Sunday, November 29, 2009


In trying to lessen my load a bit, I decided to not post here for a week, and let a few other daily routines lapse - not posting is the only one I miss. I've only been writing this blog for not quite nine months, but in that time, it has become a part of my morning Al-Anon "setting myself into a positive frame of mind for the day" custom, or at the other end of the day, my gratitude for, and inventory of, the day just lived. As soon as I'd decided to give myself a break from it, I promptly commenced to miss it. I began to suffer the mental equivalent, of the stiff and rusty feeling my joints have, when I miss a day of yoga practise.

So it goes.

I'm going to write, and try to let go of how long or how often; I have always been my harshest taskmaster. If it's only a paragraph, well, that's what it's going to be that day.

The first half of the first sentence in today's reading in Hope for Today runs as follows:

"I was practically consumed with frustration and anger..." This is an accurate description of who I was, when I came into Al-Anon. It's hard to recall what that felt like, because I've changed so much.

This wonderful program has given me a life I'd have never thought possible, with the miseries of my childhood behind me. I am living proof of the fact that what is promised to us in the closing is the truth, the whole truth, and nothing but the truth;

"If you try to keep an open mind you will find help. You will come to realize that there is no situation too difficult to be bettered and no unhappiness too great to be lessened."

As a newcomer, I had my doubts about that last bit, because I thought I'd had a far worse time of it than anyone else at the table, and in my childhood, perhaps I did, but my first sponsor taught me that pain is relative. Each person's pain is agonising for them.

I had to take quite a bit on faith when I was new to program, but for some reason, I could trust my sponsor enough to believe her when she said I would get better if I just kept trying. And part of trying was to work to wrest my attitude from the overwhelmingly negative co-ordinates I'd had it set at for most of my life, to a more positive aspect. Gratitude is self-perpetuating - the more we have, the more we notice; the more we notice, the more gratitude we have.

At first, I could only list a few items on my gratitude list - the love of my dog, food, shelter, work. The basics. As time went on, my list became more detailed, and I even found myself feeling grateful to the people who had caused so much of my childhood misery, for things like: teaching me to love classical music. Teaching me that prejudice is wrong. Teaching me to be responsible to the animals in my care. The dog had to be fed, and her outside area cleaned up, her water freshened, before we sat down to eat. She was dependent upon us for everything, so we had to look after her properly, and before we looked after our own needs.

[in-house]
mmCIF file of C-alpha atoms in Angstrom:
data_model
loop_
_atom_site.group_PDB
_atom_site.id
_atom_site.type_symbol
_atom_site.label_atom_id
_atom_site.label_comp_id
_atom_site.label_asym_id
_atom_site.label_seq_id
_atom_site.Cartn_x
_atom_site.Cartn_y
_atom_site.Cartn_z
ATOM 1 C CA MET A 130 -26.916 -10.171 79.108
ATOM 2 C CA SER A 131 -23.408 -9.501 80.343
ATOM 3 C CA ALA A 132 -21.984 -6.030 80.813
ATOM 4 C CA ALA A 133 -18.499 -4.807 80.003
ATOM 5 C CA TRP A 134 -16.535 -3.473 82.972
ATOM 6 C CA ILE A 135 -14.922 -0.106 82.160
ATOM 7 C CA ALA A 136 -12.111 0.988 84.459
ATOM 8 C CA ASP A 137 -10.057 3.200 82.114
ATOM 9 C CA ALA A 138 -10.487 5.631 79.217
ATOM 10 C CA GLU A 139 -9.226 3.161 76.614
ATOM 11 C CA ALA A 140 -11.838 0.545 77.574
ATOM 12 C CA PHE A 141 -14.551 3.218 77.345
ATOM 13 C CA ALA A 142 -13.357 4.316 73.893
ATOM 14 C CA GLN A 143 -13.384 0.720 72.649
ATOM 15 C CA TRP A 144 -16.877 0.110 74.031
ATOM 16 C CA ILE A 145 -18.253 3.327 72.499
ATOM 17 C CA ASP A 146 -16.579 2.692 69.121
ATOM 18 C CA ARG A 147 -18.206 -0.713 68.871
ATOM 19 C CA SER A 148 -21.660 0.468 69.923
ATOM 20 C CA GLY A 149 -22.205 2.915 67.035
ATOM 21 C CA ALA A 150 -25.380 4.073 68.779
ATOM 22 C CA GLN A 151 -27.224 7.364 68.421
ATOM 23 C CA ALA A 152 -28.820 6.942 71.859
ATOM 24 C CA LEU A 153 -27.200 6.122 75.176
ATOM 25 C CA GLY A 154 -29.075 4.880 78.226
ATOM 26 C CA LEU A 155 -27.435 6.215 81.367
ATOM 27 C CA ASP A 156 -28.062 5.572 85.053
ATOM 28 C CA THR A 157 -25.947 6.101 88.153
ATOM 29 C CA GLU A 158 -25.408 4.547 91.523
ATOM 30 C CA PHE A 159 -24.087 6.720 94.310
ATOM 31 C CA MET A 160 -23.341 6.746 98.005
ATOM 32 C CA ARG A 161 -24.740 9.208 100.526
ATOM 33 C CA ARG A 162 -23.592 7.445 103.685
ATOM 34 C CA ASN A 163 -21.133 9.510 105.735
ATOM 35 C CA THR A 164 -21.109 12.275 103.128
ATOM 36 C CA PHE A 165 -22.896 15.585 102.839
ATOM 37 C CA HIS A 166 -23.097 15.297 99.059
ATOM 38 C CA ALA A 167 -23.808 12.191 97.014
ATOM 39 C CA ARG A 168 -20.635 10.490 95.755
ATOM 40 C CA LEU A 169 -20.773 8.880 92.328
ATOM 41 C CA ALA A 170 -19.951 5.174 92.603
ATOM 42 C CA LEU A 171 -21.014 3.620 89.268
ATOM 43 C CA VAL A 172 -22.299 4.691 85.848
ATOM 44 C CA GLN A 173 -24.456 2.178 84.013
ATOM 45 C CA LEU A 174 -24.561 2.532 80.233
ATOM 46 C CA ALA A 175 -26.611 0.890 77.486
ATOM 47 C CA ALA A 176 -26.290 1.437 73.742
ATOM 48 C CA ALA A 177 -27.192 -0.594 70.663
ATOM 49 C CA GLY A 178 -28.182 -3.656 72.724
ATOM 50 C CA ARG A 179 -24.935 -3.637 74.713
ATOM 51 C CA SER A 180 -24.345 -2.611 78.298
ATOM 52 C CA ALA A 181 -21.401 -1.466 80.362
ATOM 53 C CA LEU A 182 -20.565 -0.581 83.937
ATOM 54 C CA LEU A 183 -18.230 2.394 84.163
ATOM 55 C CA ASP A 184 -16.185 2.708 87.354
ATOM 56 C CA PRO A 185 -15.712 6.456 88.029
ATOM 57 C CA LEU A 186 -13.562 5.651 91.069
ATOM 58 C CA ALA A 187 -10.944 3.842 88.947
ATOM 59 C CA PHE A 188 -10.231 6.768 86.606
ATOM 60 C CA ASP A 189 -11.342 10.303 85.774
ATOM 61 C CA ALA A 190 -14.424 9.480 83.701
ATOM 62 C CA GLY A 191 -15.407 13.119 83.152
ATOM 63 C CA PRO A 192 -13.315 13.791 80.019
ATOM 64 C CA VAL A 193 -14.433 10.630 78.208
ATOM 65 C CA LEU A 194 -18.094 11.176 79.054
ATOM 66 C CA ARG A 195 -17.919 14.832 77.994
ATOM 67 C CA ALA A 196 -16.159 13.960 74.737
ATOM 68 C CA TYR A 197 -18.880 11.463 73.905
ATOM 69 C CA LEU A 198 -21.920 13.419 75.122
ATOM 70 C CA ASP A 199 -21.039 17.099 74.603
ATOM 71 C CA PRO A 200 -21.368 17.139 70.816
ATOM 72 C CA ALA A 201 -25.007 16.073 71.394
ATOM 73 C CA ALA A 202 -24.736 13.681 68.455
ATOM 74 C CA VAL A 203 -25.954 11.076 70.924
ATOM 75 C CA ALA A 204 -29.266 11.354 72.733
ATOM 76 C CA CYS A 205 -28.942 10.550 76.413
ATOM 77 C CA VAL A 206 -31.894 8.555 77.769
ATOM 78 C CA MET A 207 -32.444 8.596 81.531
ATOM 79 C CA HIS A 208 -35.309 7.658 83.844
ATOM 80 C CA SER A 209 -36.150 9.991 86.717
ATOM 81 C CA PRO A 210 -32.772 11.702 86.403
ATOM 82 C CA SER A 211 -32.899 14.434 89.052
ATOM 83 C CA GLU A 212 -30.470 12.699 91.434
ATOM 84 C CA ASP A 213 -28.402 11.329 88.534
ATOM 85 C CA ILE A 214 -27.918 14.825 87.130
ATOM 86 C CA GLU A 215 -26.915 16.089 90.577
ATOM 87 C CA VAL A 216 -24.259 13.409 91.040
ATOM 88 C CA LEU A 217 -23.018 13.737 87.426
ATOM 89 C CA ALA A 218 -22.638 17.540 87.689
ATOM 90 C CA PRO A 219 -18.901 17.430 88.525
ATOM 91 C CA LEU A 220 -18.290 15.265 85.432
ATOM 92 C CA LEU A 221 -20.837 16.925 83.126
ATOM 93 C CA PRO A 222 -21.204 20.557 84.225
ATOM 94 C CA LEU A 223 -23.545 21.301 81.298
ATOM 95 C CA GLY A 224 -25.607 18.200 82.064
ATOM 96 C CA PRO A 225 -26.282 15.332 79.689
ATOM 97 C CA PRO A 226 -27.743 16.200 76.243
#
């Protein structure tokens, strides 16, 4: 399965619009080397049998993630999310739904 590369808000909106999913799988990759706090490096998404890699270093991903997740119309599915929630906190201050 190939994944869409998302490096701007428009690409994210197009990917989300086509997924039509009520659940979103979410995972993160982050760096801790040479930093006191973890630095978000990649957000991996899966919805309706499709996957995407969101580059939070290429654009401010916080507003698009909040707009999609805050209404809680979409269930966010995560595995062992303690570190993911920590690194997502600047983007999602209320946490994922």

I began to let go of my black-and-white thinking, which had made me have to demonise them completely. I still don't think they had the right to physically abuse me, but I can see them as flawed and deeply unhappy human beings, instead of monsters. As long as I saw them as monsters, I couldn't get past my own rage. When I began to see them as people stuck in their own awful misery, I could begin to forgive. I forgave for my sake, not theirs. I forgave so that I could step out of that fire of anger which was consuming me, and have a life.

I have Al-Anon to thank for that, and I am full to bursting with gratitude for the life I have now - it's a beautiful thing.

Keep an open mind, you will find help.


  1. Great post. I think that recovery takes a lot of practice at hearing things over and over until finally a light dawns.

    By the way, I have to only comment in the evening because of the embedded comment box. I wish that you had the pop up box which would enable comments at any time but my work computer wont' do this type of box. Sorry for the delays in commenting.

  2. I read recently that it can be difficult to accept the complexity and nuances of life and that blaming others or surrendering to binary thinking is much easier (and sometimes satisfying!)
    Abuse is never acceptable. But you'vr brrn able to take a troubling, complex situation such as your childhood and examine it from many angles. In the end, it sounds like you've learned to put it down, let it go and free yourself to move forward. It's a beautiful thing.